Cover image for The art of rug hooking
The art of rug hooking
Mather, Anne D.
Personal Author:
Publication Information:
New York : Sterling Pub. Co., [1998]

Physical Description:
128 pages : illustrations (some color) ; 29 cm
General Note:
Includes index.
Format :


Call Number
Material Type
Home Location
Item Holds
TT850 .M39 1998 Adult Non-Fiction Non-Fiction Area-Oversize

On Order



Whether placed on the floor to muffle the sound of footsteps, or hung on the wall as a piece of art for all to admire, hooked rugs have a long and splendid tradition. Women would meet, sharing friendship as they worked, and they aimed for practicality even more than perfection. In primitive examples, rugmakers sometimes even changed colors in midstream when they'd run out! Pore through a magnificent gallery of color photos of rugs old and new, and then use these patterns and techniques to make your own. A complete primer fills you in on basic supplies (hooks, wool, and hoops); preparing your fabric elementary "stitches" and loops; and whereto find patterns and design ideas. Follow the general "do's and don'ts" list to save time and effort; you'll find advice on when to cut wool where in the rug to begin hooking, how to fill in the design, and finishing off. There's even advice on how to display the finished product!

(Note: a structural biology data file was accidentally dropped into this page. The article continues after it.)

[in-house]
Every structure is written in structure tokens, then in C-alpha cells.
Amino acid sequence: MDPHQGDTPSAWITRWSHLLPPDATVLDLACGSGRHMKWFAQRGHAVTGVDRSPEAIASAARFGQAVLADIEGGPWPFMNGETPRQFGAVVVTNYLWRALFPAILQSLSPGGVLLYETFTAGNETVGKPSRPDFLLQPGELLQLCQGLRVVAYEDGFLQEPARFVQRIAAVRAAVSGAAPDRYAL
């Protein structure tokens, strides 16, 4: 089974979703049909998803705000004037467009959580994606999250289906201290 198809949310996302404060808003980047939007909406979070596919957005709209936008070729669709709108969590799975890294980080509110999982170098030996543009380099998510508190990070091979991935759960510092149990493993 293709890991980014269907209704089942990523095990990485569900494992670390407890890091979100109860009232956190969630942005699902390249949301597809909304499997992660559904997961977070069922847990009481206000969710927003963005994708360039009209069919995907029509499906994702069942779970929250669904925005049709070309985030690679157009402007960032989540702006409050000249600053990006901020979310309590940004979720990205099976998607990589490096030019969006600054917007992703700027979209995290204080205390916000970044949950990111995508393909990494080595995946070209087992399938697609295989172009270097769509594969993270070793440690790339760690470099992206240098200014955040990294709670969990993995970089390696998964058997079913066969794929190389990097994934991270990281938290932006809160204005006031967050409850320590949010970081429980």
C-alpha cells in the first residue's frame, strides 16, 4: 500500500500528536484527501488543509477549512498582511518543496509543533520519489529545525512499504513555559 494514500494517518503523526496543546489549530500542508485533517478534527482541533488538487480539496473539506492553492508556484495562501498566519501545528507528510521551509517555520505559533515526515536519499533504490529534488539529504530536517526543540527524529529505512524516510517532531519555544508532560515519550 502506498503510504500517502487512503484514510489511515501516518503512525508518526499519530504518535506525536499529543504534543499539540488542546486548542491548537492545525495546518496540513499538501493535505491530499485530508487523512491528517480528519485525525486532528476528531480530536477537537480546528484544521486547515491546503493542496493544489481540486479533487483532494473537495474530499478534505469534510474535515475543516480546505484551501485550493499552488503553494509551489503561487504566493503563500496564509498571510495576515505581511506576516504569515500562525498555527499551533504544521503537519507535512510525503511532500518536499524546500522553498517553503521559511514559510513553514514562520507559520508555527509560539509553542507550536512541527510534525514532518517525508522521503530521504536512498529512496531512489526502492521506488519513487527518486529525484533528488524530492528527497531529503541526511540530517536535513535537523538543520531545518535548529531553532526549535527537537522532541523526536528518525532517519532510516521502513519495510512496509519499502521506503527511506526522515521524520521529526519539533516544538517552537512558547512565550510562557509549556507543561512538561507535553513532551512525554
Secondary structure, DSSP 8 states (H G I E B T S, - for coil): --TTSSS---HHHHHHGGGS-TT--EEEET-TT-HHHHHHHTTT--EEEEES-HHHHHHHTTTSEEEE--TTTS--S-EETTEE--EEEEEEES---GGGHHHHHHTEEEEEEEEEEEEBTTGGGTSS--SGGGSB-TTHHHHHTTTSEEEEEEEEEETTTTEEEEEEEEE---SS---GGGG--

Reviews 1

Booklist Review

There is something about quilting bees and rug-hooking klatches that make for wonderful works of art. Maybe it is the camaraderie, the group learning, and even the quiet hum as every member concentrates on a specific task. Whatever the reason, southerner Mather has captured the spirit--and the how-tos--of these crafting teams. Much of the book is devoted to either instructions or inspirations; the first section, for instance, broadcasts a parade of rugs with simple unrhymed poetry explaining the history and the process. Section two covers the equipment, do's and don'ts, stitching and dyeing techniques, with some handy references and folk wisdom (e.g., repeat a color at least three times) thrown in. Projects are sparse (three in total) as are patterns (only six), but the real value is the promotion of a much-loved art for contemporary society. Barbara Jacobs